This, of course, is not the first time I’ve written about targeting. You’ve seen my how-to info on targeting TV projects, targeting the casting directors who populate those shows, targeting commercials, and targeting reps at the ninja level. Targeting, targeting, targeting. It’s the second pillar of Self-Management for Actors and it’s always a fundamental shortcut to the next tier.
This week, for actors who are targeting films, specifically, I’m gonna get specific about the targeting process for this gargantuan task, so it’s not just do-able, it’s fun! Well, okay, it’ll be “fun” if you love research like I do. 😉 And if you’re not a research junkie, that’s okay; I’ll still try to make this look a little more pleasant and of course worth the time.
Let’s be clear: This will take time. You’re going to start majoring in the storytellers with whom you most want to jam. And why wouldn’t you want to put a ton of time and energy into learning about these people you’re hoping to share screen time with? This is your future peer group. Invest in understanding them. Because, in the end, you’re hoping they’ll invest in YOU by giving you a shot on their set, right? Why not start the process with an investment of time, energy, and attention to detail, right now?
As we all know, IMDb-Pro is a fantastic resource for information about projects in production and even in pre-production sometimes. But often, the details that make a big difference for actors (like, oh, “this project is now casting,” for example) isn’t available ’til after the cast is announced and calltimes are being given out. Dang! Too late!
Luckily, our favorite go-to CastingAbout lists projects before they’re casting, and that’ll get you the scoop that’ll help when it comes to being aware of the timing for getting into the room. You can keep an eye on Showfax for sides going up, you can self-tape, you can hustle to get in front of the casting team in non-traditional ways, of course. And if you have a “hell yes” agent, you’re in great shape for being pitched to get into the room. All of this is great!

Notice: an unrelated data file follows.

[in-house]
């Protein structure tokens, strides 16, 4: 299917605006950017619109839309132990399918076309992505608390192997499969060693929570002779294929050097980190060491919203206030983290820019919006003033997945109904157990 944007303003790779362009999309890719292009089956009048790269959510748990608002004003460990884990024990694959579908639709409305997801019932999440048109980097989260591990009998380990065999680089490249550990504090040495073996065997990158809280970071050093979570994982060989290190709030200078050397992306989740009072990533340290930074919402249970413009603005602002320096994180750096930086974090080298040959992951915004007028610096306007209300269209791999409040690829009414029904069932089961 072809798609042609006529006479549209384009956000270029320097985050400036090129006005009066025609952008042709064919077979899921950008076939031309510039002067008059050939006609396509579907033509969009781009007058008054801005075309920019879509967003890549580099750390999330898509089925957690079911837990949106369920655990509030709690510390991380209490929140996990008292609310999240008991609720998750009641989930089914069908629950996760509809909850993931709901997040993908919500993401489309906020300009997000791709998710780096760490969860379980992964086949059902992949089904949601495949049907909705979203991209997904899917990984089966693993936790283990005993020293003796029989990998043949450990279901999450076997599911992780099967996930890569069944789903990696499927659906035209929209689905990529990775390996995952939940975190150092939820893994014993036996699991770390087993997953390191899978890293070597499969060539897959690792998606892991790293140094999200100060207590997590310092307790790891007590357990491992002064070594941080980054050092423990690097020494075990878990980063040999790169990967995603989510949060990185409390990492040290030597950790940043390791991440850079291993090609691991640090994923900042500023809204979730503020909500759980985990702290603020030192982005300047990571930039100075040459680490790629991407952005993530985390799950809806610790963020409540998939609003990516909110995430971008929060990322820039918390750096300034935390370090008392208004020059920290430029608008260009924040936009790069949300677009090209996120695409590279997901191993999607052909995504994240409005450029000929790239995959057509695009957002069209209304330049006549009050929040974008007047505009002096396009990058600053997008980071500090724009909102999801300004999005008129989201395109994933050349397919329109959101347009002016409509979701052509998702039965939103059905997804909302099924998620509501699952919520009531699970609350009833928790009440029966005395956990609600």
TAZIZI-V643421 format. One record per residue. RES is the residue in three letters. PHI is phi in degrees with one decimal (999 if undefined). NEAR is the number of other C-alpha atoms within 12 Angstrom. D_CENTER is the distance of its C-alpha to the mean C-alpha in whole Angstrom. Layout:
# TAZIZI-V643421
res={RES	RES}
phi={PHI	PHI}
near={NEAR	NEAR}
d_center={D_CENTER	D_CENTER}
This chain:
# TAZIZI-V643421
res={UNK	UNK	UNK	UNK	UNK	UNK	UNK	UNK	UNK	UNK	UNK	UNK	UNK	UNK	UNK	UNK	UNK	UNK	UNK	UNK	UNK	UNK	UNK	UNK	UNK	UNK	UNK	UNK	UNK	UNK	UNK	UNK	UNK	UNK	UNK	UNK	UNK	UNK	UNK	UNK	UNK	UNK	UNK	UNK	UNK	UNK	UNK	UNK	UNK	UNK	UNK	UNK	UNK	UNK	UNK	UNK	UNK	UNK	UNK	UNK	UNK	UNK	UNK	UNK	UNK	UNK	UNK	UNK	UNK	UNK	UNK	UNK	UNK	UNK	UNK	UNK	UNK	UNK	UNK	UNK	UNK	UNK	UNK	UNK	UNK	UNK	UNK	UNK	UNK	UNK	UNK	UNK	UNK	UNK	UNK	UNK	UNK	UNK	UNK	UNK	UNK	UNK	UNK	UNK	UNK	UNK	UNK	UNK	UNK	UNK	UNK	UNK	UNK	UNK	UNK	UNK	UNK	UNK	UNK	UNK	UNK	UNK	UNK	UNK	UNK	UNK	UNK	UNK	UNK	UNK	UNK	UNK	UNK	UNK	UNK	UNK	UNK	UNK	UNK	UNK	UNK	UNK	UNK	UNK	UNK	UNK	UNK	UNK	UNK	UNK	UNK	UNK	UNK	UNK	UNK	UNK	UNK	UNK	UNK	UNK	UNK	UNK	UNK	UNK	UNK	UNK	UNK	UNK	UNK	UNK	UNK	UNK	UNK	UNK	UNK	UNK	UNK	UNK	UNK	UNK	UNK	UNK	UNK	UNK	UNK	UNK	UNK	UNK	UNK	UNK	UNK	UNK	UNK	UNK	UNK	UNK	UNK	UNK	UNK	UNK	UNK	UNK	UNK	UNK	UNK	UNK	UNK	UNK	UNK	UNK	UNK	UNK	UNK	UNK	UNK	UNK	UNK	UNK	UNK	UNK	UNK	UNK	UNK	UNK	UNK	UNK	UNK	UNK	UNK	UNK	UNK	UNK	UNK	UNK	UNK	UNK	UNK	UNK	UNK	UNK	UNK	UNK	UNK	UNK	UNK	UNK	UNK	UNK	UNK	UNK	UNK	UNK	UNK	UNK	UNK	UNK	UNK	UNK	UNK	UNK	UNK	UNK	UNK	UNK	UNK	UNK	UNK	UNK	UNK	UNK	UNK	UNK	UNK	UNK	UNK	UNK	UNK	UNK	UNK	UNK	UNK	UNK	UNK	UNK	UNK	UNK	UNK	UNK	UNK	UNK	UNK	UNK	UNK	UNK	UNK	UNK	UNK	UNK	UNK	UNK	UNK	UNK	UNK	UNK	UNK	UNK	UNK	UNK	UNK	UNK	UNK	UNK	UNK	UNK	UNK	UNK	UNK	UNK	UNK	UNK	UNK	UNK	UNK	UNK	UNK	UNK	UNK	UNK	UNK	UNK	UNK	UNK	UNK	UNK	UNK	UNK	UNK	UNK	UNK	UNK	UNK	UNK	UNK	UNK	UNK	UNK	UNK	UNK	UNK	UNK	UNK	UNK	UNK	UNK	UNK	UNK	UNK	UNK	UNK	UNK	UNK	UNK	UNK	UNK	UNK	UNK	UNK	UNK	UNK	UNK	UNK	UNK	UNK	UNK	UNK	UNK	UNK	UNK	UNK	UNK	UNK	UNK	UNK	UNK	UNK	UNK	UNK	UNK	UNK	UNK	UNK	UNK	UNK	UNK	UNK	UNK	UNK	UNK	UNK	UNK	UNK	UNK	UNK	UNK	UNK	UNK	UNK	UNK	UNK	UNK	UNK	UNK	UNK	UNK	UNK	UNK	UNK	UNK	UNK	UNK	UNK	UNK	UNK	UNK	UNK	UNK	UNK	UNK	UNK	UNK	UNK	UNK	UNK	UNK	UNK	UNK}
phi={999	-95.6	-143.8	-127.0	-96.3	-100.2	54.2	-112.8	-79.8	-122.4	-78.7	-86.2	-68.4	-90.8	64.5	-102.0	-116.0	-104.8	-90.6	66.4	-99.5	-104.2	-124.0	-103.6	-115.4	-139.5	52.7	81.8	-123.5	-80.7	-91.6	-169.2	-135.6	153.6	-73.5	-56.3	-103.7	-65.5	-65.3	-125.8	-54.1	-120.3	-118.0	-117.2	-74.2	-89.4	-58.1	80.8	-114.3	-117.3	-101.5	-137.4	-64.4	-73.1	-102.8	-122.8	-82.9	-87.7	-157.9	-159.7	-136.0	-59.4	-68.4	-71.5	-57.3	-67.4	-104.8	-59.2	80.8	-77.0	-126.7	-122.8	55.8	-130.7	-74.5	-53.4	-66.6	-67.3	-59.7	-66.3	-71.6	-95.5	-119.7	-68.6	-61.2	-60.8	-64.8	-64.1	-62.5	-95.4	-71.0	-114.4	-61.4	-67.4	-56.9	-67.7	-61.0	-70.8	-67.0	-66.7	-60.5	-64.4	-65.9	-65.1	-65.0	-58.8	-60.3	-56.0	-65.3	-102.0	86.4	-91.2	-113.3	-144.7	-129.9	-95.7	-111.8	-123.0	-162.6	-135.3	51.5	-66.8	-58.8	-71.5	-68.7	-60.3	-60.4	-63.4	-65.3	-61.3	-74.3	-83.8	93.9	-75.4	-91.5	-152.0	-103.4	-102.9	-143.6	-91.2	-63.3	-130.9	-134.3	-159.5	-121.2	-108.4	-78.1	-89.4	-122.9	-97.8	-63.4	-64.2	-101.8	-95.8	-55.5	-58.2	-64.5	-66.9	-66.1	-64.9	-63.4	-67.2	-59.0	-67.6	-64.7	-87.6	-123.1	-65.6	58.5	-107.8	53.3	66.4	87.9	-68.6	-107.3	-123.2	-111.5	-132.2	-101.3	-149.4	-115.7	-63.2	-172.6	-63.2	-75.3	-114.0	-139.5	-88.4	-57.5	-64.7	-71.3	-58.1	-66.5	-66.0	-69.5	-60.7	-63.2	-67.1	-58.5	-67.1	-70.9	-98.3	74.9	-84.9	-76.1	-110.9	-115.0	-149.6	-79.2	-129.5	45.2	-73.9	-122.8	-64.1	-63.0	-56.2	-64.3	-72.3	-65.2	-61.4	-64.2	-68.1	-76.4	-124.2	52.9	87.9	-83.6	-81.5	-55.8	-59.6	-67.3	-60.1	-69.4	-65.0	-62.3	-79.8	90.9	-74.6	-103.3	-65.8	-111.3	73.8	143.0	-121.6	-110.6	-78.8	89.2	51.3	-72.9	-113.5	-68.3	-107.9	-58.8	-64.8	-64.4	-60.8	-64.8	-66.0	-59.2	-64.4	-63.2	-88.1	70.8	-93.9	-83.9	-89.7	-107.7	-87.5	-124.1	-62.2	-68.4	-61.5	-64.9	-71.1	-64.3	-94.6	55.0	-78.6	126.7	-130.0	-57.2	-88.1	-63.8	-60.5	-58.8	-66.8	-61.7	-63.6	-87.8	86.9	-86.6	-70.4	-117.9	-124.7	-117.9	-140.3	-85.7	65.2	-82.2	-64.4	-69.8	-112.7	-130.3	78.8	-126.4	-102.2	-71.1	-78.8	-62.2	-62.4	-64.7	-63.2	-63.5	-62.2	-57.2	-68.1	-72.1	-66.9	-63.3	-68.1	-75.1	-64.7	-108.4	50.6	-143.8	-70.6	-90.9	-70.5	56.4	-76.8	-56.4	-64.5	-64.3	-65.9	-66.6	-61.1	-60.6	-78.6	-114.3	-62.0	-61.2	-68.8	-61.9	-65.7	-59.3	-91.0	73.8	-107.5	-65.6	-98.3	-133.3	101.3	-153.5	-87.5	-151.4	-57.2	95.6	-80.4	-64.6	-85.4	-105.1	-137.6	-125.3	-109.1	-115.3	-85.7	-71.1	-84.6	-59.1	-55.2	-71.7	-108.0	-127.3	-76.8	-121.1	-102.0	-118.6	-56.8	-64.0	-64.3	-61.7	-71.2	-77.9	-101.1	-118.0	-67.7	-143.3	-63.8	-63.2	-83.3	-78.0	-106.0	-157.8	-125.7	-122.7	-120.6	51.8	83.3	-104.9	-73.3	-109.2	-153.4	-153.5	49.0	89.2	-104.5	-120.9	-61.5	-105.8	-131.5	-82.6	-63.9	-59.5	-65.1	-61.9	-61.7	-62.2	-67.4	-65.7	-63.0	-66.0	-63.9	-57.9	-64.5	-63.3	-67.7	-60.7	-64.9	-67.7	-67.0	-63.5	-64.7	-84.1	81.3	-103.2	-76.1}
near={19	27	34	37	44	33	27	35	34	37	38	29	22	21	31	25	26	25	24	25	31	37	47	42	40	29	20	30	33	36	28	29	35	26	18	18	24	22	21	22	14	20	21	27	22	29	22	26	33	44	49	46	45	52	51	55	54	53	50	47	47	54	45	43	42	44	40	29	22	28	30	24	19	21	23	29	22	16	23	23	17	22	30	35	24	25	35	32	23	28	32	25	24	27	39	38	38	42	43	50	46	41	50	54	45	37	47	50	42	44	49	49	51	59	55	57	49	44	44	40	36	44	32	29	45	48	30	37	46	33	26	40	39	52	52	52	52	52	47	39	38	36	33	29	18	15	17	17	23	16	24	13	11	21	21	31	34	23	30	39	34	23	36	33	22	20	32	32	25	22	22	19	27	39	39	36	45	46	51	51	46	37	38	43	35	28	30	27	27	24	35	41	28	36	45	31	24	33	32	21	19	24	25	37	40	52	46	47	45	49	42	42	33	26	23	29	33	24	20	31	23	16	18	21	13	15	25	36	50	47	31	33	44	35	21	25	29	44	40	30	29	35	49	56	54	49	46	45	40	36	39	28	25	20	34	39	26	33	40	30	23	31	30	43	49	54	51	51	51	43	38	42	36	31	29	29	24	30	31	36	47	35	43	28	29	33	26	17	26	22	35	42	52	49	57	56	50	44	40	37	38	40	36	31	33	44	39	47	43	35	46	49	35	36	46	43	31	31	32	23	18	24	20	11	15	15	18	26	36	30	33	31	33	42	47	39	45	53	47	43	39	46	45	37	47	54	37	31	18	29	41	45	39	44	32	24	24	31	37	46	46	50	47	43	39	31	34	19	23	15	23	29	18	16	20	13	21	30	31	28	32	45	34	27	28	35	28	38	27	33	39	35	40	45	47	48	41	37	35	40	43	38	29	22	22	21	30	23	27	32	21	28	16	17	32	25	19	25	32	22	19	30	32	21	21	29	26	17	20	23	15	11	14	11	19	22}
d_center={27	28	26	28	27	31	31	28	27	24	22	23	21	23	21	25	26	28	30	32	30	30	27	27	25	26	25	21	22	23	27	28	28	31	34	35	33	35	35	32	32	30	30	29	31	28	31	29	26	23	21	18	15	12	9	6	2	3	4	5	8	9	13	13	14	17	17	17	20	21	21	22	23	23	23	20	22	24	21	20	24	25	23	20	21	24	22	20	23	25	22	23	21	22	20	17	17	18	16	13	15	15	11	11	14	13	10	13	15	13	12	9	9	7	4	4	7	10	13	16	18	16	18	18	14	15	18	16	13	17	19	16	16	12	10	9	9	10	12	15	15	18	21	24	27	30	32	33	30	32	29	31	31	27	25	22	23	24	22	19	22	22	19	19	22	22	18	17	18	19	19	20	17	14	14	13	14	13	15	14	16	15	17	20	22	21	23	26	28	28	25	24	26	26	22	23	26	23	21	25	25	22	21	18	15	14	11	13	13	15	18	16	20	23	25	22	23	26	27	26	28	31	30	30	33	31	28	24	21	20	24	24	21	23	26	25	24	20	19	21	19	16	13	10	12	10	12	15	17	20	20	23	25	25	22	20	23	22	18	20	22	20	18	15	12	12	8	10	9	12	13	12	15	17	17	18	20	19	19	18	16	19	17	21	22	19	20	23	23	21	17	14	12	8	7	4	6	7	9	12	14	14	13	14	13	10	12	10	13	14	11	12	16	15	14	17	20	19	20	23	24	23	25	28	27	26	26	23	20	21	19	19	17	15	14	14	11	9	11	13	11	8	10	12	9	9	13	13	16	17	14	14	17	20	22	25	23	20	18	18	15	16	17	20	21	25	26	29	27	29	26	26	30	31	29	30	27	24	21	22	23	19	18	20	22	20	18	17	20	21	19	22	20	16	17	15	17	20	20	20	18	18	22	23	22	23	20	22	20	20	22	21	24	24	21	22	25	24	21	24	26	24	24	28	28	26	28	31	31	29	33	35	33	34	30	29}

But let’s talk about laying the groundwork for getting your shot way before it’s like sorority rush up in the casting office. It’s easy to decide to push in front of a casting director when casting is announced. That’s when EVERYONE is doing it. The ninja move is to already be in the world of the casting director whom you know is likely to cast a film you’ll want to be a part of someday, and already being atop her list when she’s thinking about best ingredients to use.
Where TV casting is a breeze (we know the tone of the show just from watching a previous episode, we the look and vibe of co-stars and guest-stars week to week, we know who’s on the casting team by checking CastingAbout, we know which members of that team may do networking events or workshops, and we can set up Google Alerts to learn about even more ways to connect), film casting is a little tougher to do. Unless it’s a franchise or an adaptation from a book, we may not have a clue what a film is about, what its tone is, what types of actors will be needed, not to mention who will be hired to cast it and how we may intersect with them before casting begins.
Ah, not so fast on that last bit! People in this business are loyal. If you have a specific director with whom you know you want to work, a quick check of IMDb-Pro and CastingAbout will give you an overview of the people with whom this director likes to jam. Obviously, sometimes studios or exec producers may override a director’s preference, but by and large, irrespective of tier, you can track patterns within a director’s history and learn whose casting eye he respects the most.